What happens when helicopters land too close to one another


#1

Originally published at: https://boingboing.net/2018/03/09/what-happens-when-helicopters.html


#2

Here’s the NTSB report on the crash.


#3

Wow that attendant looks he was lucky to keep his leg.


#4

Jesus Nut obviously needed tightening.


#5

“Is that gonna come out of my paycheck?” :worried:


#6

Tis but a scratch!


#7

They say any landing you can walk away from is a good one. I’m kind of amazed nobody got seriously hurt (it seems).


#8

Mad props to the survivors.


#9
  1. Wow - so glad no one got killed!

  2. Do you think they will keep their jobs?

  3. Hope they had insurance.


#10

Remarkably, only minor injuries - 4 pilots, 2 groundcrew. From the accident report it looks like they parked the departing helicopter outside of the designated pad markings and the arriving pilot couldn’t tell and assumed she was clear to land on the other pad. Appears the design and layout of the helipad hadn’t been updated to latest standards and radio comms were not established between the 2 aircraft and ground.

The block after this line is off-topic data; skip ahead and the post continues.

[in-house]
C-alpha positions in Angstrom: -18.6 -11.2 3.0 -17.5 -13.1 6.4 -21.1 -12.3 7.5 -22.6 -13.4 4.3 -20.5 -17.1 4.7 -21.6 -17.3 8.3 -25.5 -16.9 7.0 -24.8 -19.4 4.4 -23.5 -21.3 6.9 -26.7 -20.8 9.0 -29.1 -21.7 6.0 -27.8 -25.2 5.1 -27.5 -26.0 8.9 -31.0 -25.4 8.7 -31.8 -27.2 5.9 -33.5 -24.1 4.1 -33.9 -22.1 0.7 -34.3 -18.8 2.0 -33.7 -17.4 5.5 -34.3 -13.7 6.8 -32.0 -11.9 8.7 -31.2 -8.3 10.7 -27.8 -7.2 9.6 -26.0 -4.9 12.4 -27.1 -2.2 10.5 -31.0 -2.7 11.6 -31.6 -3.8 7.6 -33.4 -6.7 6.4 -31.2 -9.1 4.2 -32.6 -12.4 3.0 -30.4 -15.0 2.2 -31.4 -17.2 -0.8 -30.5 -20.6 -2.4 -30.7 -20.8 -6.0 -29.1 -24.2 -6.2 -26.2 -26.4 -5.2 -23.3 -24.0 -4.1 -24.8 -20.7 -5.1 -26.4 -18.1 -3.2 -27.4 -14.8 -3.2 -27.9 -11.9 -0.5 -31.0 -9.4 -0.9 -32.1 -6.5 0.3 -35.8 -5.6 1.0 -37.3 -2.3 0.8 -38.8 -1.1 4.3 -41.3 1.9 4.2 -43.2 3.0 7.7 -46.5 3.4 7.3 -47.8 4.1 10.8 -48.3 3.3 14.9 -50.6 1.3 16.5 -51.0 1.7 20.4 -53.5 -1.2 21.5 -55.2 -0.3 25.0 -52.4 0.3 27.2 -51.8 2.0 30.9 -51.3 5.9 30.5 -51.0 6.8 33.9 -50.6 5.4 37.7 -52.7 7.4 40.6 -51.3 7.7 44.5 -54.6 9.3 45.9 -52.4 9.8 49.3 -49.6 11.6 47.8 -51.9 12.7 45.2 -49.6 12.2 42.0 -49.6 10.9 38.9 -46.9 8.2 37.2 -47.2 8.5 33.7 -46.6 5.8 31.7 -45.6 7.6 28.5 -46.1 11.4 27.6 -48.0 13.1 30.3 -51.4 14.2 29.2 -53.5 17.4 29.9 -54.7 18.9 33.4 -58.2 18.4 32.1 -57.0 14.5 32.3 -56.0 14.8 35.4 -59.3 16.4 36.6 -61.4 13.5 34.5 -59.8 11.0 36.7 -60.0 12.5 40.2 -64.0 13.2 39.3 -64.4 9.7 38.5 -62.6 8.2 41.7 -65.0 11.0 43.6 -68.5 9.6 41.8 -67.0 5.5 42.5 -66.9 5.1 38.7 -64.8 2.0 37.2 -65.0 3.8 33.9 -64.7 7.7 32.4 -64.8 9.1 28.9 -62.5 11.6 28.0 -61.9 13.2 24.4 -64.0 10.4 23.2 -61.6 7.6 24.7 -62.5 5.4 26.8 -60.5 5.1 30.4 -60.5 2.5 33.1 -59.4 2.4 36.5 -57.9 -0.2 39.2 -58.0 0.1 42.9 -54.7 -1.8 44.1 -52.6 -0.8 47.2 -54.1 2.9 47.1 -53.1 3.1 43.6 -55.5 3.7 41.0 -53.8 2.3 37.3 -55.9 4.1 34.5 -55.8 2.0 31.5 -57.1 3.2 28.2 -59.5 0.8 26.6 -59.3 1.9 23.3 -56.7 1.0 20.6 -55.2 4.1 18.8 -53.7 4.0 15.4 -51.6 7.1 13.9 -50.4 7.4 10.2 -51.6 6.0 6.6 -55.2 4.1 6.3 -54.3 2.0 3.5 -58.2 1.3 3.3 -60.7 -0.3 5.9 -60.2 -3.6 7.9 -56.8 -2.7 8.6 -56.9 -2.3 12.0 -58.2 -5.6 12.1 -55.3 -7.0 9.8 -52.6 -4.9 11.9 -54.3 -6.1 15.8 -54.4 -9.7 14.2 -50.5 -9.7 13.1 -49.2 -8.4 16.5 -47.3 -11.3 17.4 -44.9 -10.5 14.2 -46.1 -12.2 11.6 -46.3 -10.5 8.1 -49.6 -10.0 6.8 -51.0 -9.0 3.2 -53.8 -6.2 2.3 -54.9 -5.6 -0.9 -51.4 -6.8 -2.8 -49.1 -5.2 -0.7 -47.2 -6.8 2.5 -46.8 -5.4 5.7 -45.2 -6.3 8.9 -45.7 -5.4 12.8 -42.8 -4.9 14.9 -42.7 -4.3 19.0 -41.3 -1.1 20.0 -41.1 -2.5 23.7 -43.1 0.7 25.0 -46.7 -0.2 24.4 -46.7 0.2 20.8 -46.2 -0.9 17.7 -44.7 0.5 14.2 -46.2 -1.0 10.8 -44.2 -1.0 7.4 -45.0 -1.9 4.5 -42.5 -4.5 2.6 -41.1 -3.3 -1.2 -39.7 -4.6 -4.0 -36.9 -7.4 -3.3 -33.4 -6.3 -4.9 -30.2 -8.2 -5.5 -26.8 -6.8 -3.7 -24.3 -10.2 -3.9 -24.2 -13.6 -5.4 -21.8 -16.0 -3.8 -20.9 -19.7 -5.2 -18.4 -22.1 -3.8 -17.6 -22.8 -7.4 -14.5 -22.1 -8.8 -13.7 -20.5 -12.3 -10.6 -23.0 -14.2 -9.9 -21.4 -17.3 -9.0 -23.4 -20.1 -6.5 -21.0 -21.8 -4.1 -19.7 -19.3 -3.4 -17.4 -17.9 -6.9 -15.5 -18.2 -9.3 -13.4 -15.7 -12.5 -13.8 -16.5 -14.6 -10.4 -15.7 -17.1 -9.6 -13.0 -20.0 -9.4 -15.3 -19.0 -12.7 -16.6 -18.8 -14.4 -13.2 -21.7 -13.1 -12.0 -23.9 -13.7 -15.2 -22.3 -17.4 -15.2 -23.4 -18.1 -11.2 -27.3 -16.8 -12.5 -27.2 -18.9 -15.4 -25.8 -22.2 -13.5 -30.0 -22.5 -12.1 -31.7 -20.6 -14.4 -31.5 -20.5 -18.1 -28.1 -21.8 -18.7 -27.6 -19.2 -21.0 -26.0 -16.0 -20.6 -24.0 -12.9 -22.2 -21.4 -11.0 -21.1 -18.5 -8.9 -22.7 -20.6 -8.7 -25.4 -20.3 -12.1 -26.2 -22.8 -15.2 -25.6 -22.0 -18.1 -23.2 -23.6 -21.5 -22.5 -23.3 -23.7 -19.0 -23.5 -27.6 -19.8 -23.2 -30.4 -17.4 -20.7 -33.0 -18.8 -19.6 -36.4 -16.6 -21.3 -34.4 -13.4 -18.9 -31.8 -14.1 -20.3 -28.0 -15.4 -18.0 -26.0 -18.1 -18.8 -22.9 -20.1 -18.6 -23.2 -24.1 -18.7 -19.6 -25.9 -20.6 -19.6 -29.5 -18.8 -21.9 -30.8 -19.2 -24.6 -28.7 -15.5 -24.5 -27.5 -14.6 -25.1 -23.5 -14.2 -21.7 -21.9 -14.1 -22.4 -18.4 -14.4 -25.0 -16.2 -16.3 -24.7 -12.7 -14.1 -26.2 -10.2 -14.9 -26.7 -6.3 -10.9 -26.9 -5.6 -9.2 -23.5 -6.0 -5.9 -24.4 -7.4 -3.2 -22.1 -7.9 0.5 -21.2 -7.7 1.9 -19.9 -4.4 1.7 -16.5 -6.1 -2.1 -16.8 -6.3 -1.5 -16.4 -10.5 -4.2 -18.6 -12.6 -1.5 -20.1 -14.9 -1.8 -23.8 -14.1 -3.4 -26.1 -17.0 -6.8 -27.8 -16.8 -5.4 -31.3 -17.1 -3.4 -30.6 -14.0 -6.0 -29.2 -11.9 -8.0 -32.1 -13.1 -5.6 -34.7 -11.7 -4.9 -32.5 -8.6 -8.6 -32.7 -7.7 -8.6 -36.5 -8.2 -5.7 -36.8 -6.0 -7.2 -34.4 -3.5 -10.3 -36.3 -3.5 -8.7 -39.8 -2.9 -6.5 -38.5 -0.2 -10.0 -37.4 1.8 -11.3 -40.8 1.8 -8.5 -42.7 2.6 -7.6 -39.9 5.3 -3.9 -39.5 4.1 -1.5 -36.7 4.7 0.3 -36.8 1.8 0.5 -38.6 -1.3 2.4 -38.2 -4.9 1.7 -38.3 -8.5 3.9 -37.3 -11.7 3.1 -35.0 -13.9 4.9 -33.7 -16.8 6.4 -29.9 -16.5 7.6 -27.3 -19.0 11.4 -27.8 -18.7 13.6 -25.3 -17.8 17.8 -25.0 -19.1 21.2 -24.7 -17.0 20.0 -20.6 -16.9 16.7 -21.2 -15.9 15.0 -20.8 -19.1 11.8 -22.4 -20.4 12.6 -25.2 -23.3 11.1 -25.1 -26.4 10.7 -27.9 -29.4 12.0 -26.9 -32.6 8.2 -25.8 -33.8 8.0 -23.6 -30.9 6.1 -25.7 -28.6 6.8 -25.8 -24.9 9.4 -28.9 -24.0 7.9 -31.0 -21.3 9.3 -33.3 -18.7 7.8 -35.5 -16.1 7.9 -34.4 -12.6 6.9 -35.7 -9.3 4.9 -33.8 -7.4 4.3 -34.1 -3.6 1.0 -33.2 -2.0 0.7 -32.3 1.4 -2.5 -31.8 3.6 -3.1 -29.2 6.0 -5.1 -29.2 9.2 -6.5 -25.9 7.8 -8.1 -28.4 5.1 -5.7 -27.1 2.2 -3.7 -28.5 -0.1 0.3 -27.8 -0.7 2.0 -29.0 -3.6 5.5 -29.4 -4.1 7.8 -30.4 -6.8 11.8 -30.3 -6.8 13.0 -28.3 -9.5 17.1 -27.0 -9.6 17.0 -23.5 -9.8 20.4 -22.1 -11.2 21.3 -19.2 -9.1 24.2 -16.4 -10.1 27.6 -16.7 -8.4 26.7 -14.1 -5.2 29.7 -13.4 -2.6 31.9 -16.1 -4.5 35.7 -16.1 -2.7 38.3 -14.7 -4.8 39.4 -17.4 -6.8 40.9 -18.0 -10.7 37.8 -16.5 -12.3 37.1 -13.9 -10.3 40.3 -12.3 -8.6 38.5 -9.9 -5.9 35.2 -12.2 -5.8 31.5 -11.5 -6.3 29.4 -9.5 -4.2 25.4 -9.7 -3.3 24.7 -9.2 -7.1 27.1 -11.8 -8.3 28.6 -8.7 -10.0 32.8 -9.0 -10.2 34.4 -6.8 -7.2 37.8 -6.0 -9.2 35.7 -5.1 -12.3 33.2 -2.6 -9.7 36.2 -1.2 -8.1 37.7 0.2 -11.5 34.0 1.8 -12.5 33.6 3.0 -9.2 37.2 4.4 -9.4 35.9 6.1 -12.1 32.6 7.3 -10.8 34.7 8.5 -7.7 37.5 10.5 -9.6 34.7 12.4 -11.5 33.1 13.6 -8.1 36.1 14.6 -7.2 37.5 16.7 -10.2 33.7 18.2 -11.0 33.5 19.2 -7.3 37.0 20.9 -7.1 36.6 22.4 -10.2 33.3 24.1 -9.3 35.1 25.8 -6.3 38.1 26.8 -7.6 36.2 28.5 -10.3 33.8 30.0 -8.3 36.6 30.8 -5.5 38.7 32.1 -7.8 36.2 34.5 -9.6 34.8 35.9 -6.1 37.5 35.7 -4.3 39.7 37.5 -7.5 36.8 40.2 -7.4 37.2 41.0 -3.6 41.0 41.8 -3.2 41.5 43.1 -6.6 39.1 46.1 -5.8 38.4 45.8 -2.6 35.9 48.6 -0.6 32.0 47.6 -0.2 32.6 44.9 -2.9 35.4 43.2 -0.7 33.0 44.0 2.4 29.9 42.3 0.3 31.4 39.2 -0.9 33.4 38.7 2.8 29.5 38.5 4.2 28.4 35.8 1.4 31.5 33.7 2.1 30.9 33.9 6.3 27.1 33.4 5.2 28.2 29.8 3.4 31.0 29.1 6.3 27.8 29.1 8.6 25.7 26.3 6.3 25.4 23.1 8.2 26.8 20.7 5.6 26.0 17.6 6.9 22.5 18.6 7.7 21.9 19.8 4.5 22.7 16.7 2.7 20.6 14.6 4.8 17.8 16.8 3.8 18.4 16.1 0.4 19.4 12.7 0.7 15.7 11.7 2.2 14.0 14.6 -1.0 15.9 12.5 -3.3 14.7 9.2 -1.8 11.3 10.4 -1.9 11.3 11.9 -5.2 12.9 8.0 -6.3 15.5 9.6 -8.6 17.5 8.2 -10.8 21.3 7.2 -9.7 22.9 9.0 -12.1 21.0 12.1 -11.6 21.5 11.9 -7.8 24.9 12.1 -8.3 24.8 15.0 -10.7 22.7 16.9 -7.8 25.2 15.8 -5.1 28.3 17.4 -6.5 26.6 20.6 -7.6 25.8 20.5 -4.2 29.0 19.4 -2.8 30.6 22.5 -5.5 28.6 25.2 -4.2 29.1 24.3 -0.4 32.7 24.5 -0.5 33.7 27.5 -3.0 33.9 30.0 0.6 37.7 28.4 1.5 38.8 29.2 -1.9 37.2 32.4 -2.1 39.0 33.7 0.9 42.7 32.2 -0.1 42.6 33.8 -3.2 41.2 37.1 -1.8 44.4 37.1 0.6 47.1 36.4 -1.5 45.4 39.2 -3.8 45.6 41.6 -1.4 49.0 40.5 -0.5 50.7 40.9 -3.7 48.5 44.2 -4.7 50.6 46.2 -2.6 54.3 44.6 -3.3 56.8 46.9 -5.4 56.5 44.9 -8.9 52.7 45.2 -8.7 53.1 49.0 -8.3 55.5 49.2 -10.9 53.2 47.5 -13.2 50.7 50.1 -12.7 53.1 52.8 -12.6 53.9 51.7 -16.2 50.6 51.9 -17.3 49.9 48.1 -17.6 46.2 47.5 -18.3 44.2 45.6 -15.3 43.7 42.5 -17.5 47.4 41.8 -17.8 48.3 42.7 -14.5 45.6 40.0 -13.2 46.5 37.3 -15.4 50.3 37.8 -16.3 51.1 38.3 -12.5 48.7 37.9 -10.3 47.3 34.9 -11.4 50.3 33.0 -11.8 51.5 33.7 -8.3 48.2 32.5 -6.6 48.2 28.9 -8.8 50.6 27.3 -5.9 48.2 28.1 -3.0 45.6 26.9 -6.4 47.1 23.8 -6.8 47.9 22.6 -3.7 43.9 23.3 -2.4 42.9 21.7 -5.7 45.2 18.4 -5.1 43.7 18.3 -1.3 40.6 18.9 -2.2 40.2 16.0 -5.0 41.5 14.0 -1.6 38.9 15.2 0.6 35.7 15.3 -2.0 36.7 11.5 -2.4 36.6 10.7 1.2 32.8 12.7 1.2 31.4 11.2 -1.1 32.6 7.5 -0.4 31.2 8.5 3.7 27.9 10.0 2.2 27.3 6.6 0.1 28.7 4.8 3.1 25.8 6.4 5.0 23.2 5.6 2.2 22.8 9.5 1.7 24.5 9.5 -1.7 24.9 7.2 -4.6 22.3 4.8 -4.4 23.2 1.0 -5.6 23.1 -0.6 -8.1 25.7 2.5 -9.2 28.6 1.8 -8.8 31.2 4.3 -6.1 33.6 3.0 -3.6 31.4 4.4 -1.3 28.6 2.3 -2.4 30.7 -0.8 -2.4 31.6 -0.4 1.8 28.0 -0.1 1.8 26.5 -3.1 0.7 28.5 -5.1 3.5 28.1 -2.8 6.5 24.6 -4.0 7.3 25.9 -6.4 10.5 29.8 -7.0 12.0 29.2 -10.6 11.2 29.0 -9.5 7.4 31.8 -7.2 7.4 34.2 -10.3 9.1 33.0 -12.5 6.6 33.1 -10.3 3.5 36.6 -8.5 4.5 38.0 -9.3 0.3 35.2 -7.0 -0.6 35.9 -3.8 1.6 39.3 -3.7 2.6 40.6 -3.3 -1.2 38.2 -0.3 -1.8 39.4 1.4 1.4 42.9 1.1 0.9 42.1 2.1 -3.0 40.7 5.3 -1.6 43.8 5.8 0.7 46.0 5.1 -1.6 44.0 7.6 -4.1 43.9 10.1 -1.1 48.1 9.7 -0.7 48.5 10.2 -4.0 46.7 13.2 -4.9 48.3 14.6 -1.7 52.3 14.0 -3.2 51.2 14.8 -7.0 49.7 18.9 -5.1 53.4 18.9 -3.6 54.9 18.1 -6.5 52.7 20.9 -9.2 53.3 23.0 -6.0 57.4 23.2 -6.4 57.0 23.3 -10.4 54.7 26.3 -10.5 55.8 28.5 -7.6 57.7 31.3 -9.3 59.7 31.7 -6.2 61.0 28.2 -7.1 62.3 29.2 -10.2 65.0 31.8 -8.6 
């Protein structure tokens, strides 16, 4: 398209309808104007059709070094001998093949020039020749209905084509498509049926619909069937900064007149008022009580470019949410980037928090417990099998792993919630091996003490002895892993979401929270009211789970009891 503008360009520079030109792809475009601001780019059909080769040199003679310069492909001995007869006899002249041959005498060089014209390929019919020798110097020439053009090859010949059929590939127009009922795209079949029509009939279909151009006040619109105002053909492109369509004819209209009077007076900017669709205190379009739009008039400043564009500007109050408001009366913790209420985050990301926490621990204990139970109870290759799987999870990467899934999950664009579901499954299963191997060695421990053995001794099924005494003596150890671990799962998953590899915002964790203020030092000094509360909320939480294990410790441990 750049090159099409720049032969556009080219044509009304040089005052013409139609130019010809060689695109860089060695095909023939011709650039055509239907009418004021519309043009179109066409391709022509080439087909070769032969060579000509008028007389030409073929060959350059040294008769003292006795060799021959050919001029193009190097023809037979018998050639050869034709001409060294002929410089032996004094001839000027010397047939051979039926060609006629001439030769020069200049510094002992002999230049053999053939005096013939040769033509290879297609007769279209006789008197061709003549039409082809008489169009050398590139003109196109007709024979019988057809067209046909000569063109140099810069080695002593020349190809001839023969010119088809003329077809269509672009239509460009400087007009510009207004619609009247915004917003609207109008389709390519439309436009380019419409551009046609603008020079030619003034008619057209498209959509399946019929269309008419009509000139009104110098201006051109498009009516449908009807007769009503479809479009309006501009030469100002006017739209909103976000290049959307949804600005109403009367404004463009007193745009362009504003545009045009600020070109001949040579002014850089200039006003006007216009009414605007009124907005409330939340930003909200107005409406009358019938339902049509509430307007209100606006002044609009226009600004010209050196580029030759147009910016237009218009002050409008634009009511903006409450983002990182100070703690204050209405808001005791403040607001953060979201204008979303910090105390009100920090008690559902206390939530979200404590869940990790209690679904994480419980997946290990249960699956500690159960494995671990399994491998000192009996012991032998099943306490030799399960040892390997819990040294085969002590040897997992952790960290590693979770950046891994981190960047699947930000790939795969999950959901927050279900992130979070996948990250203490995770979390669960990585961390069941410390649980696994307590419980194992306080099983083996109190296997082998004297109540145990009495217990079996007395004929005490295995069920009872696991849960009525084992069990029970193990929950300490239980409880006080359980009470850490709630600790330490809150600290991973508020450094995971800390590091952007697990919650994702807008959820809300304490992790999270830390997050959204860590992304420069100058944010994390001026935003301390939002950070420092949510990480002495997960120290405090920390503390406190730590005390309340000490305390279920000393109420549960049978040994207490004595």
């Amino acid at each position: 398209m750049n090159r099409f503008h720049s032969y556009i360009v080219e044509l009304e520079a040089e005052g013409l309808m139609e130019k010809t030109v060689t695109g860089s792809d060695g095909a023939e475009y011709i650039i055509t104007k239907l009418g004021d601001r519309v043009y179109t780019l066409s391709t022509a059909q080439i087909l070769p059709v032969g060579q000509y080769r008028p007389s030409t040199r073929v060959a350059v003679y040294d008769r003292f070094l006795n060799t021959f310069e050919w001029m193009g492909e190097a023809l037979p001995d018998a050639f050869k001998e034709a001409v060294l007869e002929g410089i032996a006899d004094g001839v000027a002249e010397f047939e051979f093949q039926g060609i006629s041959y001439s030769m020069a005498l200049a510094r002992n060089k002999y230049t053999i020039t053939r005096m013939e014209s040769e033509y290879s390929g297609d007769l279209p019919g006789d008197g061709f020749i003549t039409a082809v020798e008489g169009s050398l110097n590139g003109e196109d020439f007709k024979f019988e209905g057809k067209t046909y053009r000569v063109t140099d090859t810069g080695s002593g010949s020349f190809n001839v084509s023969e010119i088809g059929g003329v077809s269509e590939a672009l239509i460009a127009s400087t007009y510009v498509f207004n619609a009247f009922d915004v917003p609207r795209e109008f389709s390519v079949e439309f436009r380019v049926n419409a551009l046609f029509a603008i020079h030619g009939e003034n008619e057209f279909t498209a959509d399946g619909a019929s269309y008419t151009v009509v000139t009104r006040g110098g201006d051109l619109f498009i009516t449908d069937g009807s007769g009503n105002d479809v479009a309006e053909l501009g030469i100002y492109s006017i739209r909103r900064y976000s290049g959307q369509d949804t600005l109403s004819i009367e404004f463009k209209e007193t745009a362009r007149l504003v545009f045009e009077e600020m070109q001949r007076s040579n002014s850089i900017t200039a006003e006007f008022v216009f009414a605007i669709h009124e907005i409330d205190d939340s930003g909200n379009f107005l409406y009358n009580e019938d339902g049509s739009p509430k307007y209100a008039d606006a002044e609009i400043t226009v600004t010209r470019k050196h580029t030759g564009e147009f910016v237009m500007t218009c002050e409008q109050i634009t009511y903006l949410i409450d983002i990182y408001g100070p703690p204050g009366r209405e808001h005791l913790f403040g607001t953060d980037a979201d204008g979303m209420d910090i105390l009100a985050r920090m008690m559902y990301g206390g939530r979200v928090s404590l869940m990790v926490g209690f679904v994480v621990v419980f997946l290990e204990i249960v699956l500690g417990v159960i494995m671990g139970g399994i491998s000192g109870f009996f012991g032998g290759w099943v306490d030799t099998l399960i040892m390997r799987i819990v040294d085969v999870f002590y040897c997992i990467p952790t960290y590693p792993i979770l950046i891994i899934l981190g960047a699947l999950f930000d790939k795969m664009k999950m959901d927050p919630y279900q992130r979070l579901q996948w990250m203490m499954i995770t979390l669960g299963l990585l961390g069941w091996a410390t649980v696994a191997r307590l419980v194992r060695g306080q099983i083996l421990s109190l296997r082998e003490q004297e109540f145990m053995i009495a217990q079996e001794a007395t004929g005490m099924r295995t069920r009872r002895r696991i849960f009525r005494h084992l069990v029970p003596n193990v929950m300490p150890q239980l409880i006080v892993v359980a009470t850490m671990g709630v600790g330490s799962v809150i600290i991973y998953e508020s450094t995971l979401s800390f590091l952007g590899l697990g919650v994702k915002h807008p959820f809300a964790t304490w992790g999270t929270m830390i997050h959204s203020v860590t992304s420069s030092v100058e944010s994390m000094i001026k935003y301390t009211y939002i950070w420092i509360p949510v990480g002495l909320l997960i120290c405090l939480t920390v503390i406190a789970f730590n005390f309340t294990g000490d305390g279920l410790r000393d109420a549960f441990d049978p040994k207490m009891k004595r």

As is typical in these kinds of events, a series of small, seemingly harmless decisions and assumptions combine together in just the wrong way and leads to catastrophic results.


#11

What you did there, see it I do!


#12

In the words of my children: “But I didn’t mean to destroy two helicopters!”


#13

And yet some people think it is a good idea to have flying cars.


#14

With unprotected blades and turbine intakes!!! Fuck safety!


#15

Have your kids ever had occasion to actually say they hadn’t meant to destroy two helicopters? My parents never let me go near helicopters…

:smiley:


#16

When those monsters copulate mankind is the loser!


#17

No!

Besides its not my fault if somebody leaves the doors unlocked and the keys in the ignition.


#18

When one helicopter loves another helicopter…


#19

Reminds me of that sequence in the martian where minor defects in the manufacturing process of the hab (well within tolerances for its expected lifespan) result in a gradual weakening of the material around the airlock leading to the explosive decompression.


#20

So the one on the ground was parked between two spaces and the argument was whether that was a common occurrence.